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Re: ER Physician Tells You How To Avoid A Lightning Strike And What To Do If One Occurs

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avatar ER Physician Tells You How To Avoid A Lightning Strike And What To Do If One Occurs
August 07, 2009 02:54PM
ScienceDaily (Aug. 7, 2009) — An estimated 200 people die each year in the U.S. after being struck by lightning. An extremely brief but intense hit delivers more than 10 million volts and is fatal in about 30 percent of cases. Recent lightning strikes in Newark resulted in one death and three injuries.

http://www.sciencedaily.com/releases/2009/08/090805193601.htm
(sigh)

Don't read the article; "unenlightened" at best. It contains unreferenced opinion and possible incorrect information.


Recommend spending your time reading the NOAA site on lightning:


http://www.lightningsafety.noaa.gov/outdoors.htm



The cure for a fallacious argument is a better argument, not the suppression of ideas.
-- Carl Sagan
avatar Re: ER Physician Tells You How To Avoid A Lightning Strike And What To Do If One Occurs
August 07, 2009 06:08PM
Is it true that 70 percent of lightning strike victims survive?
Quote
Vince
Is it true that 70 percent of lightning strike victims survive?

Sounds about right:
http://www.nssl.noaa.gov/papers/techmemos/NWS-SR-193/techmemo-sr193-3.html#section3a
http://www.springerlink.com/content/1107360702228010/
http://www.nssl.noaa.gov/papers/techmemos/NWS-SR-193/techmemo-sr193.html
Looks like those references suggest anywhere from 13-36% of causalties (deaths and injuries) from lightning are fatal.

However, if you are in the mortality group, it is 100% for you.



The cure for a fallacious argument is a better argument, not the suppression of ideas.
-- Carl Sagan
Quote
Vince
Is it true that 70 percent of lightning strike victims survive?

I got hit and I survived. Just going by me alone, that's 100%, rounded for statistical inaccuracy wink
avatar Re: ER Physician Tells You How To Avoid A Lightning Strike And What To Do If One Occurs
August 07, 2009 08:20PM
A friend of mine called me last January, he said "Vince, I'm going under the knife, quadruple bypass."

I said "Well that's kinda routine now, isn't it?"

He said "It is until they do it on you."

Heard back from him a month later. "Vinny, I survived. And trust me, don't do it until you have to. I've never had this much pain."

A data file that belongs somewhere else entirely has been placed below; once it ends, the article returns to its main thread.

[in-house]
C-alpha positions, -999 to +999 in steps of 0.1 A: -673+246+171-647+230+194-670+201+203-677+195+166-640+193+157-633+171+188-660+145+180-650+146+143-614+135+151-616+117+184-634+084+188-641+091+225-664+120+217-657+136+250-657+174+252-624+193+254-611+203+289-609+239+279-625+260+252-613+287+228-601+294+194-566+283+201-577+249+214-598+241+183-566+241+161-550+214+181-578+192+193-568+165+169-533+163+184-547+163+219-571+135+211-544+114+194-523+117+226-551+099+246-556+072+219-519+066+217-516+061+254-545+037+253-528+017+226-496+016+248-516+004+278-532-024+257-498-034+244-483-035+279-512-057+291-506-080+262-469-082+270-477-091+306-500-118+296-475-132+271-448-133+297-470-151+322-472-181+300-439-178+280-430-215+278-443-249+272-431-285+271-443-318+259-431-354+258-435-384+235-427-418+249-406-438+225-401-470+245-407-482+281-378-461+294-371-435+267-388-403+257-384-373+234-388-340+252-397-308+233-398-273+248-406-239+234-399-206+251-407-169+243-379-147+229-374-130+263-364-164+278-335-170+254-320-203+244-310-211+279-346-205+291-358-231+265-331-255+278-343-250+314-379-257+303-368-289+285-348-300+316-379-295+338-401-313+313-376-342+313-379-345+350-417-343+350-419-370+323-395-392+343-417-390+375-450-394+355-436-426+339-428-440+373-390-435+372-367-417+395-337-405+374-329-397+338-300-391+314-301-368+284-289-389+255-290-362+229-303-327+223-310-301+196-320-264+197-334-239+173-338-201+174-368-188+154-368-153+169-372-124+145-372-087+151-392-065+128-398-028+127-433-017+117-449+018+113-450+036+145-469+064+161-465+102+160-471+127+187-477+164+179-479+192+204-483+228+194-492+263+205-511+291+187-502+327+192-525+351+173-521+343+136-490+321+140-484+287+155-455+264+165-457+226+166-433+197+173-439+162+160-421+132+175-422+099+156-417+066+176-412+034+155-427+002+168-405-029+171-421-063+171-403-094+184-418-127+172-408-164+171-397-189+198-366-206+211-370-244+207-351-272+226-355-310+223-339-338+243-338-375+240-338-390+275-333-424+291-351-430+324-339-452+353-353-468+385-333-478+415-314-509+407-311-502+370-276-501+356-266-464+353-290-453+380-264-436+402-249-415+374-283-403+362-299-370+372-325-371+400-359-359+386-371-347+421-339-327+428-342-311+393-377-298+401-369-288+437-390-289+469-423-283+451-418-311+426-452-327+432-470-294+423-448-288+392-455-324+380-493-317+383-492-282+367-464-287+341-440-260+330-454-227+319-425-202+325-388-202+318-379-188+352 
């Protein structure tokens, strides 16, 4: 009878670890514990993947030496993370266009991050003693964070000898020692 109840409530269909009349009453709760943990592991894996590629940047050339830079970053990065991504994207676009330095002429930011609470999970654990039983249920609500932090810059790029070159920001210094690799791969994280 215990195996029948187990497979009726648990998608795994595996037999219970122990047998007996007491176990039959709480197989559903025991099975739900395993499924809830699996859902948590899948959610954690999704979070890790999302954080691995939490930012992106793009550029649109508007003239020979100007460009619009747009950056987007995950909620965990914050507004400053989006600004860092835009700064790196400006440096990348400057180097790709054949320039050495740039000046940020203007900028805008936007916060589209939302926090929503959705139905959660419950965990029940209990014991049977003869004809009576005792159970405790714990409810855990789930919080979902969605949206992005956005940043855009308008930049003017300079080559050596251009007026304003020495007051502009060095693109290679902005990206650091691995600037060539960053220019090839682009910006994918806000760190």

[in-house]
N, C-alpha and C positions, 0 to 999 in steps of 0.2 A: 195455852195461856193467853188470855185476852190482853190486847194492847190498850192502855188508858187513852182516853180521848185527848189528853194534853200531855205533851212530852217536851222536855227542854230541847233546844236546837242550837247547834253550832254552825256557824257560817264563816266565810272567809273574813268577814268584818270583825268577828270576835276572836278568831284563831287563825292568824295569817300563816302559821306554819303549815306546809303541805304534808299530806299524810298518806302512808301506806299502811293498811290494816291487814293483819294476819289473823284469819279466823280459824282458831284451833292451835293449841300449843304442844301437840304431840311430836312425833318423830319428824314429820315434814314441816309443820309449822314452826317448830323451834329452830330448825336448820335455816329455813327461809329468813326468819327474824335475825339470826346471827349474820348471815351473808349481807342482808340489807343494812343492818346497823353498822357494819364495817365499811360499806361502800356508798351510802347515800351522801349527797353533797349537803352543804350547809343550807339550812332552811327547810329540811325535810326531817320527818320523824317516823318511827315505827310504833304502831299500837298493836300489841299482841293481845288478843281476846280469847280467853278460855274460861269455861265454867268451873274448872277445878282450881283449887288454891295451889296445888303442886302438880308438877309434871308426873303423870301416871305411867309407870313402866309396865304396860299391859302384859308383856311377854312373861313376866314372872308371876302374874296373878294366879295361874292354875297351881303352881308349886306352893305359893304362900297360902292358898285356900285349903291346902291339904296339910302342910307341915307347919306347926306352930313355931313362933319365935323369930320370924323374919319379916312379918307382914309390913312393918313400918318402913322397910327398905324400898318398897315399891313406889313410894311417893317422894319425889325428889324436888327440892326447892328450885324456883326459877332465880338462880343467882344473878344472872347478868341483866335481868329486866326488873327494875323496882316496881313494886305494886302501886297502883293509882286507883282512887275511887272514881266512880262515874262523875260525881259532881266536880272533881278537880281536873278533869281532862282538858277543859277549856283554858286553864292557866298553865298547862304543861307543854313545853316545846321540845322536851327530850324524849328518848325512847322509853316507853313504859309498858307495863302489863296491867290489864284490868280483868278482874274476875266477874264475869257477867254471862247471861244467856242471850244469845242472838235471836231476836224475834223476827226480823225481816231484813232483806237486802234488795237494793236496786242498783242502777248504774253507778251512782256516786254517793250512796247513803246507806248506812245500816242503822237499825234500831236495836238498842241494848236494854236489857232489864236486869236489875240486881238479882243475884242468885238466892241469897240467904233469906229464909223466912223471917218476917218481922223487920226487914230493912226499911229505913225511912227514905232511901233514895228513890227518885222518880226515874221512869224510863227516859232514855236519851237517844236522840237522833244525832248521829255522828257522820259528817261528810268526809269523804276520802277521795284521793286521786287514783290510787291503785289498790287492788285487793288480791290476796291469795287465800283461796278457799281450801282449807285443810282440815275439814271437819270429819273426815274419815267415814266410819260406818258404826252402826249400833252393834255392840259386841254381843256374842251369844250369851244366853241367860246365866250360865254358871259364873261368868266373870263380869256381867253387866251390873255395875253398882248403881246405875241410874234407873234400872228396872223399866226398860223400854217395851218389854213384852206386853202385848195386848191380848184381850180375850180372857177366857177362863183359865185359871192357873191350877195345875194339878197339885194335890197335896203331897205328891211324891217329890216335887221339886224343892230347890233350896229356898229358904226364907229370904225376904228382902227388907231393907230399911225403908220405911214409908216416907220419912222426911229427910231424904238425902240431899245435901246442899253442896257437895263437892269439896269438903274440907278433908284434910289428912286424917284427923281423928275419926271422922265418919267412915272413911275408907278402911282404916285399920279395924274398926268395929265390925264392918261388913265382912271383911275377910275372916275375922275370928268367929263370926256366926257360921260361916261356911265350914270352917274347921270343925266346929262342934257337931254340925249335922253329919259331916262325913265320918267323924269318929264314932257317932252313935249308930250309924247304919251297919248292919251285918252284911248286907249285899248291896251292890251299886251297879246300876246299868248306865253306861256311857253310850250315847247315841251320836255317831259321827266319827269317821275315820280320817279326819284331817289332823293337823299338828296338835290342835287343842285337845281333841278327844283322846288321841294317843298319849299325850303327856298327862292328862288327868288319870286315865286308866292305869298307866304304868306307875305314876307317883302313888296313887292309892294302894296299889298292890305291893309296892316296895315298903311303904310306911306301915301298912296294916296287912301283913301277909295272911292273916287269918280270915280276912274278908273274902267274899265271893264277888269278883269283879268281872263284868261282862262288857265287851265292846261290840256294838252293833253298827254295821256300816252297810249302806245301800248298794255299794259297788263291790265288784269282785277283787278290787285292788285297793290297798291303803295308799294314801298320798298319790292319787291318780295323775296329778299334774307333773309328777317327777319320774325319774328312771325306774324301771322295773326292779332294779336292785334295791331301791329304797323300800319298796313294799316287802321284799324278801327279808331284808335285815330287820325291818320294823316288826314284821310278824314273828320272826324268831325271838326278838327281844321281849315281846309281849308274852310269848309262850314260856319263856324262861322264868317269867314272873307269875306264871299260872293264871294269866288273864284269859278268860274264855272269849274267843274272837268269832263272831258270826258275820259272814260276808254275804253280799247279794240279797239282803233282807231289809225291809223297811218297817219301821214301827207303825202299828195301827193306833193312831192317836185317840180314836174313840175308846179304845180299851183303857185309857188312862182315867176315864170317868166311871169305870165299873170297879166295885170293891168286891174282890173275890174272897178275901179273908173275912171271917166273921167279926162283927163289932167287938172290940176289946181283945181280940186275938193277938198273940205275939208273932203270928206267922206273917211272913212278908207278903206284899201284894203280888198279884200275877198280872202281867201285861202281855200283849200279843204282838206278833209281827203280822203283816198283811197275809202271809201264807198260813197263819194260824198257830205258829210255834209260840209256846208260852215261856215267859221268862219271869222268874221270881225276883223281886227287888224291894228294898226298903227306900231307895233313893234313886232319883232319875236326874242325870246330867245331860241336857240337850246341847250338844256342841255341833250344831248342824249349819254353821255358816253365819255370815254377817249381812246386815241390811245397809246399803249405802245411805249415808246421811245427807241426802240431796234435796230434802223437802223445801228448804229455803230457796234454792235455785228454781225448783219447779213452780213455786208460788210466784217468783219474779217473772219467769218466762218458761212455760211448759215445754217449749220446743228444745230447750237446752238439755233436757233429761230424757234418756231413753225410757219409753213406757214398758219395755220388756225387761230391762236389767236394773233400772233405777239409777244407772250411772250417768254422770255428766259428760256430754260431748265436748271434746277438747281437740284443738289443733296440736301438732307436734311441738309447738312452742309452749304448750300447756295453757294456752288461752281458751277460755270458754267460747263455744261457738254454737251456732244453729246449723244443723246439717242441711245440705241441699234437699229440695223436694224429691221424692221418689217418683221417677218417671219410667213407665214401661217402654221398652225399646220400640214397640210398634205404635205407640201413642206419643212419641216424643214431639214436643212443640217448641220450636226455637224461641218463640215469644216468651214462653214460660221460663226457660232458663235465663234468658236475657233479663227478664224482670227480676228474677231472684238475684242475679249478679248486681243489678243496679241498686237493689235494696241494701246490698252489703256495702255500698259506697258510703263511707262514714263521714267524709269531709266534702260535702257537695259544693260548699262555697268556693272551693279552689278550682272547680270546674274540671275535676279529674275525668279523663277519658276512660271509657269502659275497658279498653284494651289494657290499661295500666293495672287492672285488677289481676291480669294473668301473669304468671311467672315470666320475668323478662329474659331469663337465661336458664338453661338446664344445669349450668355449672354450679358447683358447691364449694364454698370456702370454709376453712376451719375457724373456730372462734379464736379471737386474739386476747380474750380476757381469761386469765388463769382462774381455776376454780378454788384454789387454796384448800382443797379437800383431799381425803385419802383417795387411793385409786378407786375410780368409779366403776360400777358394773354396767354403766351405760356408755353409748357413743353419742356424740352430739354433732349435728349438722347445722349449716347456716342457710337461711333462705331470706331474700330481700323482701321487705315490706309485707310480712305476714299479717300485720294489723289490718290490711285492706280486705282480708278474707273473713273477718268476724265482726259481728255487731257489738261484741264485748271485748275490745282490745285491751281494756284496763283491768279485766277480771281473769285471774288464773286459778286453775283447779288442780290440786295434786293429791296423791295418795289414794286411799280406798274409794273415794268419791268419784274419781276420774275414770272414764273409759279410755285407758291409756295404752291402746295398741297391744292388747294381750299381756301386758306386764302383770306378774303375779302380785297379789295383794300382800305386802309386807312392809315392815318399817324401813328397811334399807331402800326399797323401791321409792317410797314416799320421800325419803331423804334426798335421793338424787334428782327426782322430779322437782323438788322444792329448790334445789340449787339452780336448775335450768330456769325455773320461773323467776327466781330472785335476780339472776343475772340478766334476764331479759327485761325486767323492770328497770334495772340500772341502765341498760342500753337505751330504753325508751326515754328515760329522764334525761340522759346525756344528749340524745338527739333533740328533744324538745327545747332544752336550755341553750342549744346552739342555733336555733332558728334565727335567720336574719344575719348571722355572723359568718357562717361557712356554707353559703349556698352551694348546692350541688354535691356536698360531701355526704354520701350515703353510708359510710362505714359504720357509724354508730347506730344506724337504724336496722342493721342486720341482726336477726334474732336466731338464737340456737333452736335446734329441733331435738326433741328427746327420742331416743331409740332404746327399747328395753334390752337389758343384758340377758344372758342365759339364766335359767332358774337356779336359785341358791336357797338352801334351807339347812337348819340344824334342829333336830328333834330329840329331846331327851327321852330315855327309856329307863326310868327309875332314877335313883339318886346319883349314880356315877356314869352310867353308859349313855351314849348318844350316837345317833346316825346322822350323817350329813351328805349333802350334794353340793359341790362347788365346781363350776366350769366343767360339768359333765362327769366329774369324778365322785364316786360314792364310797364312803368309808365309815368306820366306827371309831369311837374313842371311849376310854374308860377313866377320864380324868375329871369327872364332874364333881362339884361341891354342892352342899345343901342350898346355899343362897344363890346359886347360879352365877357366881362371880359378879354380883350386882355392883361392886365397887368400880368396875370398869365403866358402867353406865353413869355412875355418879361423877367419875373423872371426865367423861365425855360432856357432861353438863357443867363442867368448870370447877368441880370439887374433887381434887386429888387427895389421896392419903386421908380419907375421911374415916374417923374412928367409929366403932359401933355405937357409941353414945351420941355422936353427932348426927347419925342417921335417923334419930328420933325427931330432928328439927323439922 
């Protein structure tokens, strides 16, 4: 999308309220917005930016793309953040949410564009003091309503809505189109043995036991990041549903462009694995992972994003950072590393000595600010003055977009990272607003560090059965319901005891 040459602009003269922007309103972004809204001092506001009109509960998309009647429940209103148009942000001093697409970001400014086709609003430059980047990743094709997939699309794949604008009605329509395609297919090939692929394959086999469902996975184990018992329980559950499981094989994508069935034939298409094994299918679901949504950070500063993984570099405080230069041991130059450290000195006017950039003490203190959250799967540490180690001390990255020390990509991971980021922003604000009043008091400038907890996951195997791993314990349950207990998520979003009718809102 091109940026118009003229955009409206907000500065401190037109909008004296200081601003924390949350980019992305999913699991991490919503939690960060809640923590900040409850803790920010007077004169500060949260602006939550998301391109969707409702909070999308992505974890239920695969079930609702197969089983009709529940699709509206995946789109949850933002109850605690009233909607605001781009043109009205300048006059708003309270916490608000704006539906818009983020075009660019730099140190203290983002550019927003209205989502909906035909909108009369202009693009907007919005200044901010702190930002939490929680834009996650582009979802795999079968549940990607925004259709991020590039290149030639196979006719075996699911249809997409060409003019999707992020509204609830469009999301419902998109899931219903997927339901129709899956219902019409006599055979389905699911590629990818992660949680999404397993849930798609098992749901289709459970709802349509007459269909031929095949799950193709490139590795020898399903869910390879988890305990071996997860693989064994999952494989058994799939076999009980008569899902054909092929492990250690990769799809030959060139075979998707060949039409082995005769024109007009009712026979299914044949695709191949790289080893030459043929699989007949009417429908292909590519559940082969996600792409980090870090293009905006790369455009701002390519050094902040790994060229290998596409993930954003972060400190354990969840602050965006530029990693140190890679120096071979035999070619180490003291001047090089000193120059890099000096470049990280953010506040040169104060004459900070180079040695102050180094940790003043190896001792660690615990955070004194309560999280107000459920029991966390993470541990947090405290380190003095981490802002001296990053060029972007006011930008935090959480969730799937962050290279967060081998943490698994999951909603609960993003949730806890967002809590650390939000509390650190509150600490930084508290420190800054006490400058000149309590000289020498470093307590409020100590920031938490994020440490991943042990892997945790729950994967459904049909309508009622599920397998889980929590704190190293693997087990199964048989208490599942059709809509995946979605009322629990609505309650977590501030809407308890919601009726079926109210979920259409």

I told him I'll take his advice. Then again, I don't live in Bisbee, am age 66, and don't have a 4-year-old daughter.

I will go when I go.
Most of the discussion of "what to do outdoors" during lightning suggests that you get inside an appropriately constructed solid shelter. Unfortunately, this does not address situations in the woods far from shelters. Here is some more specific and apparently reasonable information from the Fireline Handbook intended as instructions for wildland firefighters:


http://www.nwcg.gov/pms/pubs/410-1/410-1.pdf
National Wildfire Coordinating Group
Fireline Handbook, pg 19-20 (2004)

Thunderstorm Safety
Approaching thunderstorms may be noted by a sudden reverse in wind direction, a noticeable rise
in wind speed, and a sharp drop in temperature. Rain, hail, and lightning occur only in the mature
stage of a thunderstorm.

Observe the 30/30 rule:
a) If you see lightning and
hear thunderclaps within 30 seconds take storm
counter-measures identified below.
b) Do not resume work in exposed areas until 30 minutes
after storm activity has passed.

• Take shelter in a vehicle or building if possible.
• If outdoors, find a low spot away from tall trees, wire fences, utility lines, and other
elevated conductive objects. Make sure the place you pick is not subject to flooding.
• If in the woods, move to an area with shorter trees.
• If only isolated trees are nearby, keep your distance twice the tree height.
• If in open country, crouch low minimizing contact with the ground. You can use a pack
to sit on, but never lay on the ground.
• If you feel your skin tingle or your hair stand on end, immediately crouch low to the ground.
Make yourself the smallest possible target and minimize your contact with the ground.
• Don’t group together.
• Don’t stay on ridgetops, in wide open areas, near ledges or rock outcroppings.
• Don’t operate land line telephones, machinery, or electric motors.
• Don’t handle flammable materials in open containers or metal hand tools.
• Handheld radios and cellular telephones can be used.



The cure for a fallacious argument is a better argument, not the suppression of ideas.
-- Carl Sagan
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